A beast from the Middle East.
“Inspired by chaos and disorder, this spicy and woody fragrance masquerades an interlude moment of harmony in its heart.”
– Amouage’s description of Interlude.
The description given by Amouage makes sense when you first apply a spritz of Interlude. It’s like unleashing a big, powerful beast – it exudes strength through juxtaposition of notes, and carries a rock solid backbone of oud and frankincense, among other things.
It’s the first Amouage I’ve tried, and a splendid introduction to the brand.
Beware if you don’t like big, bold fragrances: this one won’t be for you.
The perfumer behind this fragrance is Pierre Negrin, whose portfolio includes a few other Amouage scents in addition to the likes of Calvin Klein, Ermenegildo Zegna and Jo Malone among others.
Interlude Man gives me a mental image of the spirit of a fierce, powerful, confident and commanding Arabic warrior of the likes of Saladin. You might wonder how that connects to a young white Australian bloke with a taste for fine clothing and motorcycles, but the essence of scent is the spirit – it embodies the character traits one would like to display.
And who doesn’t like those characteristics in a man? In a comrade, in a partner, in a friend?
Interlude Man presents in quite a regal looking bottle, coloured in a deep blue and with an ornate atomiser. I can see some aesthetic inspiration similarities between the logo and presentation of this brand and those of Versace on bottles like Eros Flame, but I think that Amouage is decidedly more opulent.
The Olfactory Notes
Interlude Man is not a subtle scent. It’s a broadcaster, and quite complex.
When freshly applied, it’s laden with exotic spice and zest. Oregano is front and centre to my nose, backed by bergamot and what is cited to be pimento berry (I’ve never smelled pimento by itself so I can’t authoritatively say this).
These are the icing on a smoky backbone which is dominated by frankincense, with opoponax resin which provides the smoke accord. Additionally present are an amber accord which lends some smoothness to what would otherwise be quite a serrated edge of a blend, and a slight hint of floral accord is also present in what is cited by Amouage as cistus flower.
You may notice so far that these ingredients are quite a juxtaposition. Hence the description in the beginning of chaos and disorder – yet the harmony in its heart could be said to be the smoothing heart notes of amber and cistus. The base notes contain some more harmony…
The base notes of Interlude Man are a combination of moderately skanky oud, leather accord, patchouli and sandalwood accord. It makes me think, in a somewhat unorthodox manner, of what a motorcycle saddlebag might smell like if you were to have one made by a fine purveyor of Arabic leather goods.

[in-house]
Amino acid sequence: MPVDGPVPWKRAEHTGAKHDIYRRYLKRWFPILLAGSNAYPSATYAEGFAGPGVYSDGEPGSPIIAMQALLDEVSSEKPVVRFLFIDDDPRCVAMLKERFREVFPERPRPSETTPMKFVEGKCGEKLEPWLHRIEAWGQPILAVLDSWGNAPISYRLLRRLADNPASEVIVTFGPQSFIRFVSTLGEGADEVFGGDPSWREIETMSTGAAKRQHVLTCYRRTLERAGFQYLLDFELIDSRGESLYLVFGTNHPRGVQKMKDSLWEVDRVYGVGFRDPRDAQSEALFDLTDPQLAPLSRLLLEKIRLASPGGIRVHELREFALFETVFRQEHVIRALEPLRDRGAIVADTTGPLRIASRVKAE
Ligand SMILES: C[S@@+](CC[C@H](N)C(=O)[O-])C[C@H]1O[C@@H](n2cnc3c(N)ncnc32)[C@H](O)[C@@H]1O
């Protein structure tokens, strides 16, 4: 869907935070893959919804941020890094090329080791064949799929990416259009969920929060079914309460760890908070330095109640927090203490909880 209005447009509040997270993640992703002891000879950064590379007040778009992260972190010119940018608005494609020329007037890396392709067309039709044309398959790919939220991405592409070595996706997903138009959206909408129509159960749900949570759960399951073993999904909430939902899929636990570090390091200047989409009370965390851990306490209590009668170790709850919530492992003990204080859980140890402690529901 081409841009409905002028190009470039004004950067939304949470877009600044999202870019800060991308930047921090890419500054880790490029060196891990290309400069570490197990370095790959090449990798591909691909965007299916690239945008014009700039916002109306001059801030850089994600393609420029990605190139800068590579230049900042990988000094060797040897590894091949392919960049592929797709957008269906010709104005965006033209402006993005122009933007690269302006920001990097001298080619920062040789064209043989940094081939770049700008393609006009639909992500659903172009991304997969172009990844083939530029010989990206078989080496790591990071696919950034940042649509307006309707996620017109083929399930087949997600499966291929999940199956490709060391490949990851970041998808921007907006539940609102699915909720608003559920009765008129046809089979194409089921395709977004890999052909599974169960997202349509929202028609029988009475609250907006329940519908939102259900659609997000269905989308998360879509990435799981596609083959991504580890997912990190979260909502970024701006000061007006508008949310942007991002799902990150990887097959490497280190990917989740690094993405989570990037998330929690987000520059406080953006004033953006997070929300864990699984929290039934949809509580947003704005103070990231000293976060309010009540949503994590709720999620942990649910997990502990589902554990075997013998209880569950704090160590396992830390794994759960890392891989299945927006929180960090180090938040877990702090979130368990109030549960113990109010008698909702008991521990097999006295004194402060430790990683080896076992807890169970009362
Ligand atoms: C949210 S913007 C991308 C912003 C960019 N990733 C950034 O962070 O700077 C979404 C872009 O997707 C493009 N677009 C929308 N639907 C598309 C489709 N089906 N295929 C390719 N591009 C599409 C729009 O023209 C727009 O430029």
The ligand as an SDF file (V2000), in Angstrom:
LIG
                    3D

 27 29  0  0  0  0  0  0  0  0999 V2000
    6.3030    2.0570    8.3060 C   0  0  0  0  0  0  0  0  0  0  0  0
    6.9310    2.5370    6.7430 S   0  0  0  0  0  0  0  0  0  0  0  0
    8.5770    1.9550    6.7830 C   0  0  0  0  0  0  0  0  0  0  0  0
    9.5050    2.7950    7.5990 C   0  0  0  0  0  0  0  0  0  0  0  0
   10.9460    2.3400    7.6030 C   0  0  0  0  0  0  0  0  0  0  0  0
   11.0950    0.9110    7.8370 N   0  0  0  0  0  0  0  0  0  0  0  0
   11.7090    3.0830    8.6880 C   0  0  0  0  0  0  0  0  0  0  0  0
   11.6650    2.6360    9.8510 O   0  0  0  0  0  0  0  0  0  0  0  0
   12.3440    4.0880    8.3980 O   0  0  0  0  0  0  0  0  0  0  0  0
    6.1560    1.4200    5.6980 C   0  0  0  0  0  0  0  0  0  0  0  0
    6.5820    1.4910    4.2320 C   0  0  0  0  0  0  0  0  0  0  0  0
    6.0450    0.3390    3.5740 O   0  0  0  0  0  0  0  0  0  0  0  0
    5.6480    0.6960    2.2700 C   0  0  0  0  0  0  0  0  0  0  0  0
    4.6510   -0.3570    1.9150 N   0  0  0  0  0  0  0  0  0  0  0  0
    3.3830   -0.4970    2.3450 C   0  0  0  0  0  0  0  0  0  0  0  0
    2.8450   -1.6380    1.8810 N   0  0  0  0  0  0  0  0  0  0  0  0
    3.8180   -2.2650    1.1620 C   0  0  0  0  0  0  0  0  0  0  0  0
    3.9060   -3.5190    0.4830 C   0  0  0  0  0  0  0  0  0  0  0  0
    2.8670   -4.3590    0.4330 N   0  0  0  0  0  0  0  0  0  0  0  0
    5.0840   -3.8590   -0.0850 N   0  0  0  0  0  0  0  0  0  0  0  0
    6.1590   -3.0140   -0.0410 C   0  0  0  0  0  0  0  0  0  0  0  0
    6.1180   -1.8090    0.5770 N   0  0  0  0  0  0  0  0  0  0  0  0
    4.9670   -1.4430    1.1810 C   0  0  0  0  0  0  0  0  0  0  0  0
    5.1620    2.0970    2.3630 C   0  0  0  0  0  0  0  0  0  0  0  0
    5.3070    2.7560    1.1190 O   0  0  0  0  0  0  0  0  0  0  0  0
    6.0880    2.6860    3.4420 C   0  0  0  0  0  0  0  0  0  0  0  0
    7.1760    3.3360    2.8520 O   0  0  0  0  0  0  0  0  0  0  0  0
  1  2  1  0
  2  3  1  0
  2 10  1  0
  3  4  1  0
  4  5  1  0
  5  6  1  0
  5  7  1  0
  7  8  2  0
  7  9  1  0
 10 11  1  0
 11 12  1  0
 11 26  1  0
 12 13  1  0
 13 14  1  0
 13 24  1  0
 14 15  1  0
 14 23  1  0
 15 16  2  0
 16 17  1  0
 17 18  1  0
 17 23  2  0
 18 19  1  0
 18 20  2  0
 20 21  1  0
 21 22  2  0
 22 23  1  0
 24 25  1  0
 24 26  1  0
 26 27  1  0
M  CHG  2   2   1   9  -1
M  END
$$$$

Despite the deliberate juxtaposition, I find everything in this blend to work quite well together and exist in harmony.
For a breakdown on the way my rating system is structured, please read this post.
Amouage Interlude Man lasts a good 24 hours on skin for me, and stays for days on clothes.
You WILL be present in the room with this fragrance on. Act accordingly.
Blend Quality: 1/1
The blend shouts opulence from the rooftops. It’s well balanced and feels like the ingredients are of high quality.
As opulent and inviting as the bottle looks, I do find it a touch top heavy. I have also heard that the lovely looking Amouage bottle tops have been replaced with less aesthetically pleasing ones.
Personal Smell Score: .8/1
This scent smells great, and for the most part I adore it, but I do find that occasionally my nose just doesn’t want a bar of it. I think it’s possibly due to the frankincense, as I’ve come to notice lately that my nose sometimes disagrees with it.
Total score: 4.6/5
What Would I Wear This With?
While its strength would make logic categorise it as a winter fragrance, I could see this scent being worn in moderately warm climates too. Being a Middle Eastern creation, this makes sense in my mind.
Either way, this is a casual wear fragrance. I think it fits best with scents that don’t scream British, like Tom Ford’s Tobacco Vanille, and scents that don’t align purely with classic Americana. Apart from those two, anything goes. It could be a date scent for a confident man, but it won’t be a safe one. Use at your own discretion there.
Wear a tiny bit in warmer weather for an opulent vibe, or wear a decent amount in winter to feel cozy.
I think it’s too strong to be worn with a business suit, but you could wear it with something more casual like a corduroy suit. Jacket, tie and trouser ensembles are fair game too, like above.
Interlude Man is a strong statement of a scent. It’s quite the high quality blend, and is definitely worth checking out. As I often do, I recommend testing it first rather than blind buying.
Thanks for tuning in,